And as for Magic Arena? I haven’t spent a cent since I dropped $100 in fall 2018. I want to support Magic, but there’s simply nothing I can’t afford with the gems I win. Sure, I generate value by being an opponent to people who are paying, but all of that value is constrained to a 2-3 week period where once it was a moderate burn over an entire set’s lifespan. This isn’t a problem if it’s just me, but if my behavior is part of a trend, that would make it harder for players to find opponents (something which anecdotally has been happening). It would mean that I’m not the right kind of customer for Magic to cater to. I wonder whether this is a visible problem or if it becomes a serious issue.

Solving for Playtime

Hopefully with widespread vaccinations, things like FNM and MagicFests will return. Things will assuredly be different—I don’t think the digital genie will or ought back into its bottle—many of Magic’s modes of play and meta-activities will return, as will my previous level of engagement. But in the meantime, there are some things I hope Magic does to keep me and players like me engaged, because I do want to be more engaged.

First and foremost, I crave variety. Currently, Magic Arena offers four Limited formats:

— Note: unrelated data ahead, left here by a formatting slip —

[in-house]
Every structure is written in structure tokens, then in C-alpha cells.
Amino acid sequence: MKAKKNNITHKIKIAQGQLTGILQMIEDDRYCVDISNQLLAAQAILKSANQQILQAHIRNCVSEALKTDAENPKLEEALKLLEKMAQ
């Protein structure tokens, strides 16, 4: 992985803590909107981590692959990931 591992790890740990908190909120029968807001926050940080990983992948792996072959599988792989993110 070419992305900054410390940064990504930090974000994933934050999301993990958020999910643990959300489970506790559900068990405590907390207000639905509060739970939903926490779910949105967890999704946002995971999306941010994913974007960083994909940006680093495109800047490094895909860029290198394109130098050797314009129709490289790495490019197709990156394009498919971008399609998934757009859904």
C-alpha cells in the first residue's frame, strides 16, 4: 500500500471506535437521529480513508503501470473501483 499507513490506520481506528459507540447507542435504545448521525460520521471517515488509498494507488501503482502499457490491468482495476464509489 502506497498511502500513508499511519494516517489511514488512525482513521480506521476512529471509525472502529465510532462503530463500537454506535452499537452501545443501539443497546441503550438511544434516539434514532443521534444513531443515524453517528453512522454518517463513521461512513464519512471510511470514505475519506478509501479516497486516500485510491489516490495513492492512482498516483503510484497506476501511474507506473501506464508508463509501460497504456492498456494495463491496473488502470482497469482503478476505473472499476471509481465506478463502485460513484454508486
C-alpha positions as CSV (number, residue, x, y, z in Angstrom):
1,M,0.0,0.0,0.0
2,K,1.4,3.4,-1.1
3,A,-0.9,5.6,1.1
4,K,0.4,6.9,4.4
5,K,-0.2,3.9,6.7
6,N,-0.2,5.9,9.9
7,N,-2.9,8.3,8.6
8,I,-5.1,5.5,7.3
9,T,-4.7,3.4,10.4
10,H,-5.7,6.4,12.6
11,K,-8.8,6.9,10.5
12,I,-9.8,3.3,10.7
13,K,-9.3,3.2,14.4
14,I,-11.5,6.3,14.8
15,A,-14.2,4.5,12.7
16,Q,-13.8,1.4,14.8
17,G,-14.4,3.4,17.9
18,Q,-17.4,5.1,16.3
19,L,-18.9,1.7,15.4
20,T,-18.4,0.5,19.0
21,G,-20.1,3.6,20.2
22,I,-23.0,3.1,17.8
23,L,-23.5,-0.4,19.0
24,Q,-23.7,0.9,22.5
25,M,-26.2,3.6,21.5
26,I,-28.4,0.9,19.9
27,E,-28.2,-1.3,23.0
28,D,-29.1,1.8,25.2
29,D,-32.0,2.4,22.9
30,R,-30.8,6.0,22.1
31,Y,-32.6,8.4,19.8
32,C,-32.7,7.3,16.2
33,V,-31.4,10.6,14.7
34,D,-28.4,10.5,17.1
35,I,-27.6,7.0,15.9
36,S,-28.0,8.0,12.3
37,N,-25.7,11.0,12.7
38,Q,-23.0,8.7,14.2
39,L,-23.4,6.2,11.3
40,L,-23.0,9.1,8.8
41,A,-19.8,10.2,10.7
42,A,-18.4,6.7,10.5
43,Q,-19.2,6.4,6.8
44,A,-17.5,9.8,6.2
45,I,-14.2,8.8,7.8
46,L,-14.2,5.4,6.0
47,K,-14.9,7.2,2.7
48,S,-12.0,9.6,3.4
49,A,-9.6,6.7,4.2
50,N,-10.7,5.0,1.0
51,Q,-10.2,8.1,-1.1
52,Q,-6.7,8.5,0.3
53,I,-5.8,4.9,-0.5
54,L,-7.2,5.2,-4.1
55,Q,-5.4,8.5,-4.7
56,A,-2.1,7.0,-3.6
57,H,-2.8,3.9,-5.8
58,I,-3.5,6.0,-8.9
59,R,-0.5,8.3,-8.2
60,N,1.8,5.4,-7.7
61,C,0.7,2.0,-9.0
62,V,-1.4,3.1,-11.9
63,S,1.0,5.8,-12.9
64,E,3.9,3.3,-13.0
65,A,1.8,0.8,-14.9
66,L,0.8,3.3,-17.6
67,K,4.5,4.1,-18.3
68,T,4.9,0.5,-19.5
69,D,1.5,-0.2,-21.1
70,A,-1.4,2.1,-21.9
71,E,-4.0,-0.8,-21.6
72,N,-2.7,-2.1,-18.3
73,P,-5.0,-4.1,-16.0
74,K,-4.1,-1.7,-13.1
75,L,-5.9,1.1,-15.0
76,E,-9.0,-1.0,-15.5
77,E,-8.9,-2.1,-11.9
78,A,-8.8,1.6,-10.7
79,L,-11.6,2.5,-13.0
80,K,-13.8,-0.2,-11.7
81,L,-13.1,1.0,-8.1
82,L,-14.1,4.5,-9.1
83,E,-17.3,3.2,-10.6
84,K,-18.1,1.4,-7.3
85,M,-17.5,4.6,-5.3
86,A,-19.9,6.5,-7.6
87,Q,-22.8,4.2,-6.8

1. Zendikar Rising Quick Draft
  2. Zendikar Rising Traditional Draft
  3. Zendikar Rising Premier Draft
  4. Kaladesh Remastered Premier Draft

I think that’s all that they’ve offered since Ikoria Premier Draft cycled out a month ago. The pandemic making it easier to burn out on formats makes it more important that a variety of formats be available and more dangerous for options to stagnate for a month. I understand that the current set needs to be offered in three different queues for different types of players, as well how too many options dilutes playerbases. But this scant rotation produces absolutely no novelty. And if the one alternative format doesn’t hold interest (I loved Amonkhet Remastered but Kaladesh Remastered hasn’t done it for me), then that’s a month or more where I just don’t play.

Does Arena have room for another Quick Draft queue or Traditional queue? Could it afford Cube happening a bit more frequently? Can we always have rotating flashback formats? I recognize that there are wacky formats on weekends, but this Old Fogey loves to draft and thrives on nostalgia. Then again, let’s talk a little bit more about these weekend events.

(Author’s note: between the completion of this article and its publishing, the December Arena State of the Game came out. There won’t be additional Quick Drafts, but there will be additional Premier Drafts.)

Wait, What’s Happening?